Now the angry general became Trump’s fiercest campaign surrogate, bestowing the candidate with needed national-security credibility. He used his old army rank as a weapon, relentlessly attacking Trump’s rivals. In doing so, however, Flynn began to dive deeply into the online world that he’d previously just observed. The result wasn’t pretty.
Flynn had started his personal Twitter account, @GenFlynn, in 2011 with a tweet linking to a news article on Middle East politics. Not a single person had replied or retweeted it. But as he entered politics, Flynn’s persona changed dramatically. His feed began to push out messages of hate (“Fear of Muslims is RATIONAL,” he fumed in one widely shared tweet), anti-Semitism (“Not anymore, Jews. Not anymore,” he retweeted to his followers in another, referring to the news media), and one wild conspiracy theory after another. He alleged, in a later-deleted tweet, that Hillary Clinton was involved with “Sex Crimes w Children,” and that if she won the election, she would help erect a one-world government to outlaw Christianity. To wild acclaim from his new Twitter fans, Flynn even posted on #spiritcooking, an online conspiracy theory that claimed Washington, D.C., elites regularly gathered at secret dinners to drink human blood and semen. That message got @GenFlynn more than 4,800 likes.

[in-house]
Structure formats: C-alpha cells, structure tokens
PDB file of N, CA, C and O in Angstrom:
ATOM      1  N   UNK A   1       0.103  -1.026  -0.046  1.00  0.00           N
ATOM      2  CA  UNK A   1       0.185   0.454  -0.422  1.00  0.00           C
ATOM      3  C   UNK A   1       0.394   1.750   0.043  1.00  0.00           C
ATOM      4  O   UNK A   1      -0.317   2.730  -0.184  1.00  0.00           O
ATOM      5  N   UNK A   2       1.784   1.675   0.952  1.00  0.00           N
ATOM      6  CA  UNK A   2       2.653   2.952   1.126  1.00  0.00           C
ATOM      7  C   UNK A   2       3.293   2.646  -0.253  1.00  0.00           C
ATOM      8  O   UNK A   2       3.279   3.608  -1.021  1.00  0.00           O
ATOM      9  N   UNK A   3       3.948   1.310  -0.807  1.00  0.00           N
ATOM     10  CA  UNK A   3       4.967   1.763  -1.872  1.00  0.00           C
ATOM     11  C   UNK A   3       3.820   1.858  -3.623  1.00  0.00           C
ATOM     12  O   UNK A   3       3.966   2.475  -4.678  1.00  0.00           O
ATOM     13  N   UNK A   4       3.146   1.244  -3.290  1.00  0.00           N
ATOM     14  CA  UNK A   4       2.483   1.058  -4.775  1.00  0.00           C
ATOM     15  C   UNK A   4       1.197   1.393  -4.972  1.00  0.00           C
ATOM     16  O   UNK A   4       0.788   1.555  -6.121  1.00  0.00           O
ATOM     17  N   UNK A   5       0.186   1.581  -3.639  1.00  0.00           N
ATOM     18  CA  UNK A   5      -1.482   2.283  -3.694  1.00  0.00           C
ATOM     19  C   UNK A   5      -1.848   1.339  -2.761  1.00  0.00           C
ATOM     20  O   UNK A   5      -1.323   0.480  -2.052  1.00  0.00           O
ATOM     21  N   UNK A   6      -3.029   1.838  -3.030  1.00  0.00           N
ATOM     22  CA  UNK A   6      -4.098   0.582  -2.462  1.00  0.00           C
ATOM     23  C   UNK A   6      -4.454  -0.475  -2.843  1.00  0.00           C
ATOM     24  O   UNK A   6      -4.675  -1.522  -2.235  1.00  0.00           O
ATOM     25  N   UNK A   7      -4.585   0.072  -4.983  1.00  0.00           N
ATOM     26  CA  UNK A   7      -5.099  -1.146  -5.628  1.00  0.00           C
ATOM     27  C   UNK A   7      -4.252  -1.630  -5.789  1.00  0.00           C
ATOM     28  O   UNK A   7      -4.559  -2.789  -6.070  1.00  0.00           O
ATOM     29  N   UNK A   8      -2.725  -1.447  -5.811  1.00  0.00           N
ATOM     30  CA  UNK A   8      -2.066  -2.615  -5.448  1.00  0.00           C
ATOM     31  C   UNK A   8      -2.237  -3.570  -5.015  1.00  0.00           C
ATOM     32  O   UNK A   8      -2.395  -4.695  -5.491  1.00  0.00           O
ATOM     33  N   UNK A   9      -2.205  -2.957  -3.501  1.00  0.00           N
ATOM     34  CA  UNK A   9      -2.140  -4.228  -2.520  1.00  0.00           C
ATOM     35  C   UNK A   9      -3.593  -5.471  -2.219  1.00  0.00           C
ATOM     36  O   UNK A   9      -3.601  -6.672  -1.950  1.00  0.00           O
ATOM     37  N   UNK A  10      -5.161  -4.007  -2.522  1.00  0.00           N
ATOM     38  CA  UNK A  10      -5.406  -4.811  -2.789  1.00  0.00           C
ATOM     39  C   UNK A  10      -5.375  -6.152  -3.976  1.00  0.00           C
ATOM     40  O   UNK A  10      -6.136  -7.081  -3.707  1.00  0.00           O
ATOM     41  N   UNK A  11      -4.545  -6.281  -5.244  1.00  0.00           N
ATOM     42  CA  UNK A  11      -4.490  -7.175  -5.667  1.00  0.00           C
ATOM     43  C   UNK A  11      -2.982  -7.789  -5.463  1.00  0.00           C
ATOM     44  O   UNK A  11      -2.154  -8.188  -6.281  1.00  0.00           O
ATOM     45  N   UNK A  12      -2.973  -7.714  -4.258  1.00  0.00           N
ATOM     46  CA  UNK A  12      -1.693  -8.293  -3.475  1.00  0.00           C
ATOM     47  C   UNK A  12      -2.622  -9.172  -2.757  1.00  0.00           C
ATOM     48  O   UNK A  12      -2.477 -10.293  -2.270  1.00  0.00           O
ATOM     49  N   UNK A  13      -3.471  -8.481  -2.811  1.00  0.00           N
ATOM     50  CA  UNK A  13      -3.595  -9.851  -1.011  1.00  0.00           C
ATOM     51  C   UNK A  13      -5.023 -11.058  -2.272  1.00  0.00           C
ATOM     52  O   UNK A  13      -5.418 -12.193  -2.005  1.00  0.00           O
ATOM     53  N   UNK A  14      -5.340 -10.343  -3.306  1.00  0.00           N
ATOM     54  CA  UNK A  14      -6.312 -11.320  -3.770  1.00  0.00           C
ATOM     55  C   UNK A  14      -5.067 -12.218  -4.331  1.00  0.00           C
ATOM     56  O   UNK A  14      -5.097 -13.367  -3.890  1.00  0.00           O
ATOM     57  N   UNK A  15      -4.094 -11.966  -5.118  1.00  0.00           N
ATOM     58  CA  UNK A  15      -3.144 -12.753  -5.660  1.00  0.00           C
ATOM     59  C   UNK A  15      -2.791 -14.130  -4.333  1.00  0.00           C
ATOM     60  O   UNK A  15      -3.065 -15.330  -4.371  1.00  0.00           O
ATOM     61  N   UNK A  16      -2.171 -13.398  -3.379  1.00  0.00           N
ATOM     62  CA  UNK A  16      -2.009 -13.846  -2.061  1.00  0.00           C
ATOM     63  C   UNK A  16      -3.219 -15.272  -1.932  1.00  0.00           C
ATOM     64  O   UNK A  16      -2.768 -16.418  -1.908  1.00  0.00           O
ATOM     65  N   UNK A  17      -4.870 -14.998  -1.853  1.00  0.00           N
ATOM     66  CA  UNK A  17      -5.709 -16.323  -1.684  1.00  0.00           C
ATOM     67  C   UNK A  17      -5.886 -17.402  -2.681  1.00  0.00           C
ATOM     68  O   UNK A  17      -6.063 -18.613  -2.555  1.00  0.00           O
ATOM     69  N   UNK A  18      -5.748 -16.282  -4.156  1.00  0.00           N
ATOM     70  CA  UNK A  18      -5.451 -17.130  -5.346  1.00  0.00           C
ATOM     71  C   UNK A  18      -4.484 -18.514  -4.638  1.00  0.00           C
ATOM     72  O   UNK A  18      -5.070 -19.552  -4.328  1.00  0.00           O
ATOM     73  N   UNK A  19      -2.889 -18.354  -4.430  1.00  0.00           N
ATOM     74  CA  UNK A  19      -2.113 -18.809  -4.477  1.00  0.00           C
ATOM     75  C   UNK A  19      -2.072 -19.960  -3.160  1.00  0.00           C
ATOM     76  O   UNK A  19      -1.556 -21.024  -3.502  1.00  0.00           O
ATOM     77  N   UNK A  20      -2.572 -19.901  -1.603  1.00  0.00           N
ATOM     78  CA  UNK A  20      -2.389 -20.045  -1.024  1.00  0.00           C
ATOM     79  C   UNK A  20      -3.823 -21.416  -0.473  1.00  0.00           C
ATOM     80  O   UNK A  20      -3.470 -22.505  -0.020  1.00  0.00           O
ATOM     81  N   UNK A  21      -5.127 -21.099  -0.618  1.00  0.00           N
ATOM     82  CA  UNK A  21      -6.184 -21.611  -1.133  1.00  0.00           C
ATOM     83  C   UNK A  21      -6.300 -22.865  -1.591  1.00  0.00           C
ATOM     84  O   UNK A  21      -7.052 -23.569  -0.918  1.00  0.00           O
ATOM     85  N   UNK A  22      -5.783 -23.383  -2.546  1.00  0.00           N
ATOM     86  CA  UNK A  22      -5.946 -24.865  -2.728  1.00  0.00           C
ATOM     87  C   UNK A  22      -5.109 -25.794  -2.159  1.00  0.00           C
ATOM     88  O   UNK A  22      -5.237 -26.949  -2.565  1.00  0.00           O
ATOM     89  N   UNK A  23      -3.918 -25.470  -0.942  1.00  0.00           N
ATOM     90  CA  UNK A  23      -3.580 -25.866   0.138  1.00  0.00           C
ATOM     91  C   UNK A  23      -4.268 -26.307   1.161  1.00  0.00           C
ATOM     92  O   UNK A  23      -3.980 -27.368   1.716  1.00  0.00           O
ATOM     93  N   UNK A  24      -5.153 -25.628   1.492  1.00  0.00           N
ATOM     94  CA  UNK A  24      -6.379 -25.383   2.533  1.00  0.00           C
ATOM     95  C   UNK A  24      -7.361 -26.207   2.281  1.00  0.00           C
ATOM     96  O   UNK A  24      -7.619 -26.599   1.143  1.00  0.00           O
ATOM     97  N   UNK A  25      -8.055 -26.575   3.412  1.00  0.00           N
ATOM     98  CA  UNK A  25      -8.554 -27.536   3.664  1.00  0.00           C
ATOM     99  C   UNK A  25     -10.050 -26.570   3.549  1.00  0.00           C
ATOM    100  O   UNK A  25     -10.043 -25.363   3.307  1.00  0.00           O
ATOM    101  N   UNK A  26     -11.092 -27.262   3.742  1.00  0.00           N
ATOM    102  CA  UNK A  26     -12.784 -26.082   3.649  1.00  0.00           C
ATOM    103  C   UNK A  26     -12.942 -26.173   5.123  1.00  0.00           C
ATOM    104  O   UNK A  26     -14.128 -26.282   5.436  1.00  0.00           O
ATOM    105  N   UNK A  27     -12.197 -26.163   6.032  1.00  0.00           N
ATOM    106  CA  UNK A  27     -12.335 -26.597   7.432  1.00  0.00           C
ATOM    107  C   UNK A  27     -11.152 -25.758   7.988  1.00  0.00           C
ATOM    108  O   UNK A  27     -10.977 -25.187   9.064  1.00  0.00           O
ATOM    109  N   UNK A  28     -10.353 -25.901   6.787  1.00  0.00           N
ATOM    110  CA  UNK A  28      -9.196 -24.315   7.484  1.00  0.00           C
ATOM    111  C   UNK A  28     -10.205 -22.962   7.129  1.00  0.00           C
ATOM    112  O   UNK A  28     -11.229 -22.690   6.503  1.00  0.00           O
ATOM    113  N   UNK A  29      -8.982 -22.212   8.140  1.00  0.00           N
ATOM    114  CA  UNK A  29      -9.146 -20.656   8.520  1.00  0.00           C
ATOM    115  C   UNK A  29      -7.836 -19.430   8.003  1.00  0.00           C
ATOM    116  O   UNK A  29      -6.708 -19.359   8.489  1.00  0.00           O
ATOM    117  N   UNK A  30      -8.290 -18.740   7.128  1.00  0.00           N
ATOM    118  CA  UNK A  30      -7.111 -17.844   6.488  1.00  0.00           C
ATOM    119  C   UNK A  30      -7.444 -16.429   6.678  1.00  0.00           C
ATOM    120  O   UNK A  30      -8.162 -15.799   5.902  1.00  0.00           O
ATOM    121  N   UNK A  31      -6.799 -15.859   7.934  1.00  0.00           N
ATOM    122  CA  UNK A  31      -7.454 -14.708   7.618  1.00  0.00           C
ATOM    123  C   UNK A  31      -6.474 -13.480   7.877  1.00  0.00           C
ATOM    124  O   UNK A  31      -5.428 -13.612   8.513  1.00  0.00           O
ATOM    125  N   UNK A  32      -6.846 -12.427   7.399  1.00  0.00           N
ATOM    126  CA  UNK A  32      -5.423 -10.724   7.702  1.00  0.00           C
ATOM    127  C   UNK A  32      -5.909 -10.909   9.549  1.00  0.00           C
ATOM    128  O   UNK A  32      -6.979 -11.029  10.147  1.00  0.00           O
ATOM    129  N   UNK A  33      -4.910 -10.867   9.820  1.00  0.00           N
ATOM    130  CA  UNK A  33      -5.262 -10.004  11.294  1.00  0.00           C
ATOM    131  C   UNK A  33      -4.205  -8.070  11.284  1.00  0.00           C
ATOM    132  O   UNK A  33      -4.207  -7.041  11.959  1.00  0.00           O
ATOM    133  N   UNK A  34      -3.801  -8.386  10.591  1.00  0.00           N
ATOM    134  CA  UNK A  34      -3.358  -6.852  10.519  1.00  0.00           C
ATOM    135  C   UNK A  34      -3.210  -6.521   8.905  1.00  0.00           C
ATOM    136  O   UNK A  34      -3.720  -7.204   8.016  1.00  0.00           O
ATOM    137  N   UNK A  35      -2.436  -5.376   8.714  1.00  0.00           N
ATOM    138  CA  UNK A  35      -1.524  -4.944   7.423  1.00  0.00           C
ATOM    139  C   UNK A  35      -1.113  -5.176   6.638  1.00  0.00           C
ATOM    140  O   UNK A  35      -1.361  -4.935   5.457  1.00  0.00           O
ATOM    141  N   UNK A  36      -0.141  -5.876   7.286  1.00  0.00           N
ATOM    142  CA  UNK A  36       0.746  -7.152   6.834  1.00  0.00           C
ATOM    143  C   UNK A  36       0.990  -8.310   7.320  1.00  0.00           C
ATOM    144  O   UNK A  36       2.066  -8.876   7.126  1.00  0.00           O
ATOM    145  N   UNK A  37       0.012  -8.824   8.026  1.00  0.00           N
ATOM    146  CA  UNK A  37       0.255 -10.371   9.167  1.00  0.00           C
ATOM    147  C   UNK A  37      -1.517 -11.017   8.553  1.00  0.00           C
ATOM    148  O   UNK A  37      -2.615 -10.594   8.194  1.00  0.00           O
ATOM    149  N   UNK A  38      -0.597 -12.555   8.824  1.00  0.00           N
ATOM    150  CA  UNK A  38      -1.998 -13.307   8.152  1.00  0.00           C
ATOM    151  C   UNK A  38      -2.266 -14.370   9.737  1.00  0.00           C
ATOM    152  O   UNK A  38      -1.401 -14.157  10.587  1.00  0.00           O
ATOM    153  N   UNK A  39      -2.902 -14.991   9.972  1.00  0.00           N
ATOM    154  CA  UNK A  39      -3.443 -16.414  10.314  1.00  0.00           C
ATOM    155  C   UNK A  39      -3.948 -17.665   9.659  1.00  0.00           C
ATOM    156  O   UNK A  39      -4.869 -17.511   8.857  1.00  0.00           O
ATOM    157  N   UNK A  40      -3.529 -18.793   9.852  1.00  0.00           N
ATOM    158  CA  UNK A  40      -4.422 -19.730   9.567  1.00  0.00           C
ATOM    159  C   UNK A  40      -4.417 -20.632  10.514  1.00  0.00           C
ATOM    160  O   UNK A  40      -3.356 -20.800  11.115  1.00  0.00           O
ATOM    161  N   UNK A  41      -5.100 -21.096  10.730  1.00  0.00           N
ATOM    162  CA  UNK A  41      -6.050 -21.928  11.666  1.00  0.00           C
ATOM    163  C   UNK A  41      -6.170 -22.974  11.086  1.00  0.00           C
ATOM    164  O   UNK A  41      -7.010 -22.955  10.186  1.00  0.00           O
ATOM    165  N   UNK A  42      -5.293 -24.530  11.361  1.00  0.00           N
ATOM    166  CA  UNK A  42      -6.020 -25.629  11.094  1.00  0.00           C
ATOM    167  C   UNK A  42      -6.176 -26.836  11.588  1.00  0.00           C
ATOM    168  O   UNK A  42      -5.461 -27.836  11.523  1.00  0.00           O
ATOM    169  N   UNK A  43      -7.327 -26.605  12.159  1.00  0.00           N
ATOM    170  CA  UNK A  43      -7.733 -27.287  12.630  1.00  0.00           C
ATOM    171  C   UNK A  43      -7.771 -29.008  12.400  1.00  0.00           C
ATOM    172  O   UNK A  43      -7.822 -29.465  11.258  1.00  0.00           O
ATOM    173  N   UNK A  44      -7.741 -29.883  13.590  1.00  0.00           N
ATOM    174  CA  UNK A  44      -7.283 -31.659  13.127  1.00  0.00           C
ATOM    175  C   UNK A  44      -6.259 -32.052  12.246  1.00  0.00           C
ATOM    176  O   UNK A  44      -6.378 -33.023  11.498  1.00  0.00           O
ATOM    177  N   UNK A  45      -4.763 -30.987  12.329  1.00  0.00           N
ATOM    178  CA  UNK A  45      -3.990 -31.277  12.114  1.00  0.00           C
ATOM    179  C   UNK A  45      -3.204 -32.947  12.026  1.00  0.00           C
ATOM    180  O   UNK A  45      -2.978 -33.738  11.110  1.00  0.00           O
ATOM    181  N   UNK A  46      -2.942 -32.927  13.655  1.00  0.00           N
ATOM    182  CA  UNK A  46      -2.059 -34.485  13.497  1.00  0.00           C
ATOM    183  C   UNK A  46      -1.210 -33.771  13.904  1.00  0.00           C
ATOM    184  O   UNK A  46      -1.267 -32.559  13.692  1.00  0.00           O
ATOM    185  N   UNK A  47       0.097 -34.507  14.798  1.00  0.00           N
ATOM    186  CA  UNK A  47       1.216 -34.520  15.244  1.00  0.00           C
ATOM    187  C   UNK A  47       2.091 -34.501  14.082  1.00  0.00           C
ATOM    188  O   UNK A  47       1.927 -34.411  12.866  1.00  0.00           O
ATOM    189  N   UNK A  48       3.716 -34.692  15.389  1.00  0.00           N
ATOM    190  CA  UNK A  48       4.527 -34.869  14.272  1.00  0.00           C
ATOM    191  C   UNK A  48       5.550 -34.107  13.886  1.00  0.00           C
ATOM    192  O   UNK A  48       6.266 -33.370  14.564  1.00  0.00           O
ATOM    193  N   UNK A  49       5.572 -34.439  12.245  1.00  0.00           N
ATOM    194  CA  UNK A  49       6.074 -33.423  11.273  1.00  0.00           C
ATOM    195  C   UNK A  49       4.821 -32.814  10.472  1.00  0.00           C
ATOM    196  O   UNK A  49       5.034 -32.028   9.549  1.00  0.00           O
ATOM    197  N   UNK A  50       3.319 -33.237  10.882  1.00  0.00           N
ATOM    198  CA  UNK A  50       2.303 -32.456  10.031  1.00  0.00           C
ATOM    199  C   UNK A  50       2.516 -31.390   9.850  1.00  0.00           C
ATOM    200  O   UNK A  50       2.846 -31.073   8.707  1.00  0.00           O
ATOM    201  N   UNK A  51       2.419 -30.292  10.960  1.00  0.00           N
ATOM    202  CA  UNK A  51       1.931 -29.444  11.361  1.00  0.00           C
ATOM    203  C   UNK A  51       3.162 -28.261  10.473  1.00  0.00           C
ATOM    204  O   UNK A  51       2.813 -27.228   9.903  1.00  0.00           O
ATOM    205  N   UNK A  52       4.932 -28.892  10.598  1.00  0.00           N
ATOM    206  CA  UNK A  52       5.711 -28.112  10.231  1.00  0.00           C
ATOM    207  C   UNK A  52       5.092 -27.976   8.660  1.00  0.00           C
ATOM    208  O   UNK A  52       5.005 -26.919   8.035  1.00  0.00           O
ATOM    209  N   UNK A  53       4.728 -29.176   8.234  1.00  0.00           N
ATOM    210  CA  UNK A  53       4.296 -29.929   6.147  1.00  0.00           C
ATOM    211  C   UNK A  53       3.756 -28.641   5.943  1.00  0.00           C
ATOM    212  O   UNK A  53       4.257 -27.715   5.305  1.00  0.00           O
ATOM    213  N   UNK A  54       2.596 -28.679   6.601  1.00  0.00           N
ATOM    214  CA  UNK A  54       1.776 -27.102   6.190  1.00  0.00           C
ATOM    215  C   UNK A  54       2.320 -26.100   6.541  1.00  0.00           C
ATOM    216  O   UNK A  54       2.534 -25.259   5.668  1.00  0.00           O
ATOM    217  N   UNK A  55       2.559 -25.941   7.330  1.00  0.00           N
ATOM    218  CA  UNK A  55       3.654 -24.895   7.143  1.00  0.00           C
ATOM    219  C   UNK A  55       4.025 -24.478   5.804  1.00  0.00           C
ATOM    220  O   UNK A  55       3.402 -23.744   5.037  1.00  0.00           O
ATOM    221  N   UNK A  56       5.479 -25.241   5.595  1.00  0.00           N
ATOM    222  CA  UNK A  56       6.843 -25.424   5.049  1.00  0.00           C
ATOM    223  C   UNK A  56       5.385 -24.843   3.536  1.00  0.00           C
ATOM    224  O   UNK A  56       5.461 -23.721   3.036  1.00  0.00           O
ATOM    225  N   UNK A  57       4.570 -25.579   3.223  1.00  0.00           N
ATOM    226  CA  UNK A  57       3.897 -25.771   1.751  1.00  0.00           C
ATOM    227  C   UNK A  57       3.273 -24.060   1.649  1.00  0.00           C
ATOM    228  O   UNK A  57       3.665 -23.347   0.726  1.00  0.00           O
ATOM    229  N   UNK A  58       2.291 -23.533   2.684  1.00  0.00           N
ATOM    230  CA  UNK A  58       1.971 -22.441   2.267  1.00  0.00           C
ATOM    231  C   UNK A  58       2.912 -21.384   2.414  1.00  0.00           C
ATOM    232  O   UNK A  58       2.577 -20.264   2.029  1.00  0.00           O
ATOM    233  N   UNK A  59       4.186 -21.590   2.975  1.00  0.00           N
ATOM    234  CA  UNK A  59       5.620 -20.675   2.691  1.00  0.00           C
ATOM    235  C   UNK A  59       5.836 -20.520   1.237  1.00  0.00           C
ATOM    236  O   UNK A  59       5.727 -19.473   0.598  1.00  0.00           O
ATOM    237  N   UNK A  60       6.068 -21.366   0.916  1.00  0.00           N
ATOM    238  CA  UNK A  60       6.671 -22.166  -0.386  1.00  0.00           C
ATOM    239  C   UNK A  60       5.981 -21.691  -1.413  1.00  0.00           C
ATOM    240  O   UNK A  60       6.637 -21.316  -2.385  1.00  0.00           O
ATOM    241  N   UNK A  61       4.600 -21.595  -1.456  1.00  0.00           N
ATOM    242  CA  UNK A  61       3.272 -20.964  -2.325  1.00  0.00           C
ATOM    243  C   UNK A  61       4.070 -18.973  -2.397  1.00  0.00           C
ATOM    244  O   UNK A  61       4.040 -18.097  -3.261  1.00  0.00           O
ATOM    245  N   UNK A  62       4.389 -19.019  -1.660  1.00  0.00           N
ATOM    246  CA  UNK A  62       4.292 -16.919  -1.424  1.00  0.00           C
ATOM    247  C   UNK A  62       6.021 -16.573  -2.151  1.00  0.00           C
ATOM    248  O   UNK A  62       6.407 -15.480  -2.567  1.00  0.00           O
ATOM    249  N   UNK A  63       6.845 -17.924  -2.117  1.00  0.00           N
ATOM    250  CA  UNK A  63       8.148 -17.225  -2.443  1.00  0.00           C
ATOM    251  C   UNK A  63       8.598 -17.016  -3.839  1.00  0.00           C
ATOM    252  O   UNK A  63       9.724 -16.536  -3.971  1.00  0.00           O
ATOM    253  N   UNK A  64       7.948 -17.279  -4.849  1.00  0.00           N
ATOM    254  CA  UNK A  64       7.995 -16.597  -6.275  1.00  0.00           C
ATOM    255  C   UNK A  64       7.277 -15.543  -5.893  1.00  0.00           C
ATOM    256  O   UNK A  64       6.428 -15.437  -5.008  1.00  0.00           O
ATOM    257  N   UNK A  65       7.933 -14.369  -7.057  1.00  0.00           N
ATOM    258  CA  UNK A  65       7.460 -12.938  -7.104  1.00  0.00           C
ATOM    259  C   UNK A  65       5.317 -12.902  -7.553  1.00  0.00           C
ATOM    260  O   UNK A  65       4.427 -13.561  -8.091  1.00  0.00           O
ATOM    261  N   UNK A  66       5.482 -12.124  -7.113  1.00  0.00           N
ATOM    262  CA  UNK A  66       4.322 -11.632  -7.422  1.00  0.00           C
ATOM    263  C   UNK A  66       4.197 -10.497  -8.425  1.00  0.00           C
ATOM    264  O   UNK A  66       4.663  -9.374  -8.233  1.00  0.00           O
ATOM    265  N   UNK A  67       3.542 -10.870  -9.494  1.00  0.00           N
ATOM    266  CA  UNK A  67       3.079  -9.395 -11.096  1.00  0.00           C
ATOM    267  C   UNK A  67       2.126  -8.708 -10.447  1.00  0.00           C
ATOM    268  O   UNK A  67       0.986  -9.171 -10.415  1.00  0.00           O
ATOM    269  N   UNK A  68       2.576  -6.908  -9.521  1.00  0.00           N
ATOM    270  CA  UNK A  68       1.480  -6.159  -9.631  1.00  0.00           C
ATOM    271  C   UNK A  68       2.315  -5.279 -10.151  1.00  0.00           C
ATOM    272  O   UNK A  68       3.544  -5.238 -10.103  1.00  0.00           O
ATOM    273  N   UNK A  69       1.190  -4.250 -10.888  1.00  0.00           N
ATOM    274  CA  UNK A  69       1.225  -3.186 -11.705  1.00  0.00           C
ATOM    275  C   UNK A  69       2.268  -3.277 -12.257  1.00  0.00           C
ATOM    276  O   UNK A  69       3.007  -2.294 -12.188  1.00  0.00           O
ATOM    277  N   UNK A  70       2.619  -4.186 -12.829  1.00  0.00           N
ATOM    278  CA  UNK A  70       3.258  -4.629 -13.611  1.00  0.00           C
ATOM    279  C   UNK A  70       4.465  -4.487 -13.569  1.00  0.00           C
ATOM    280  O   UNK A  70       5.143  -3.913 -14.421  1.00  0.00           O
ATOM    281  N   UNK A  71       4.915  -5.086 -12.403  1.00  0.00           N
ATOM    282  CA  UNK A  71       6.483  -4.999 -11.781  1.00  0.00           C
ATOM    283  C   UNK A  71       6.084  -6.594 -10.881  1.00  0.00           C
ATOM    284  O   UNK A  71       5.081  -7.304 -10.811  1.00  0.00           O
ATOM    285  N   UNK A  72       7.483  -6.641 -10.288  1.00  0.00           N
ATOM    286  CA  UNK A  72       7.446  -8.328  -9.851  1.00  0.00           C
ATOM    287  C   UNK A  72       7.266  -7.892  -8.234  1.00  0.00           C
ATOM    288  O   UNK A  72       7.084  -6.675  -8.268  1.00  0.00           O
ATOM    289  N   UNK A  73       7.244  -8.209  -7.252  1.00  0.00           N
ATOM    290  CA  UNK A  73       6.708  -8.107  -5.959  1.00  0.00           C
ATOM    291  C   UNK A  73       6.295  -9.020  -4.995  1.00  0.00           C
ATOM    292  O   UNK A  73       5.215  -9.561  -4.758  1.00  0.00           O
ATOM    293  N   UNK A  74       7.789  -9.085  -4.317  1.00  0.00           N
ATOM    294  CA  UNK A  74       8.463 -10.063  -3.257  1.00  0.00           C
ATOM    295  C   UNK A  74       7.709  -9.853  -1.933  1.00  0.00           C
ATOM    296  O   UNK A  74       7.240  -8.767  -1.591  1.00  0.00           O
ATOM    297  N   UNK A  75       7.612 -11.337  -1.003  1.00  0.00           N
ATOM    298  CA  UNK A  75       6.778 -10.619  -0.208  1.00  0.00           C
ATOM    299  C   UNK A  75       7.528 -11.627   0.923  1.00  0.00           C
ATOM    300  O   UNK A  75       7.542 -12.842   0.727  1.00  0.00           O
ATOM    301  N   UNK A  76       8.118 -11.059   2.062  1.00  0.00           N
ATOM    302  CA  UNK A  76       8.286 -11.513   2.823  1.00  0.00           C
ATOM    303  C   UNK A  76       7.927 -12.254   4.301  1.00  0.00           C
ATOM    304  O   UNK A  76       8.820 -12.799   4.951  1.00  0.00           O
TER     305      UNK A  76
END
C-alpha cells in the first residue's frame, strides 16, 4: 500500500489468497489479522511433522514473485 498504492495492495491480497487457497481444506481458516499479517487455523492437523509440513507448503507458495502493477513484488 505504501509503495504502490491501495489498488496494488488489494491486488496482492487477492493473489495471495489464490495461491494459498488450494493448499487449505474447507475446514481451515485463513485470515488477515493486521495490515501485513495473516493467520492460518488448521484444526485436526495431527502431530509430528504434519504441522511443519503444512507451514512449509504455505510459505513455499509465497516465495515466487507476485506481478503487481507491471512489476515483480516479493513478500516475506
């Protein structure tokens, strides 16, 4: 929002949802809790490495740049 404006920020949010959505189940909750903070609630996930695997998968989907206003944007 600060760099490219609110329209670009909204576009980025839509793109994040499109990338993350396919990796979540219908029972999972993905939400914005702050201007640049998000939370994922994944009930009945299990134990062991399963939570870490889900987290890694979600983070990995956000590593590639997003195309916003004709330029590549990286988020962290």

Hillary Clinton was the first casualty in the new information wars.
On multiple occasions, he also echoed messages posted by accounts that would later turn out to be run by Russian trolls. “Let’s take our country back from the hands of those who care less about you and I …” Flynn wrote, then quoting an account later revealed by the House Intelligence Committee to have been Russian-generated, posing as “Pamela_Moore13,” a “Pro-God” Texan, prone to racist rants.
It was a remarkable turn for the once respected intelligence officer. Just a few months earlier, he had cautioned us about the internet, “Now it’s a matter of making sure that the accuracy matters ... You combine your judgment, your experience, your analysis along with the valuable data you get.”
Despite the online madness that violated his own advice (or perhaps because of it), things seemed to work out well for the general. When Trump won the election, Flynn was named to the position of national-security adviser, one of the most powerful jobs in the world. His first tweet in the new role proclaimed, “We are going to win and win and win at everything we do.”
The winning didn’t last long. Within a few weeks of joining the White House, Flynn would be fired, done in by a web of mistruths regarding his contact with Russian government officials that has become a key part of Robert Mueller’s investigation of the president. He was the shortest-serving national security adviser in American history. Within the year, Flynn would plead guilty to making “false, fictitious, and fraudulent statements” in a plea bargain with the Department of Justice. A few weeks from now, a U.S. district court will decide his punishment for the crime.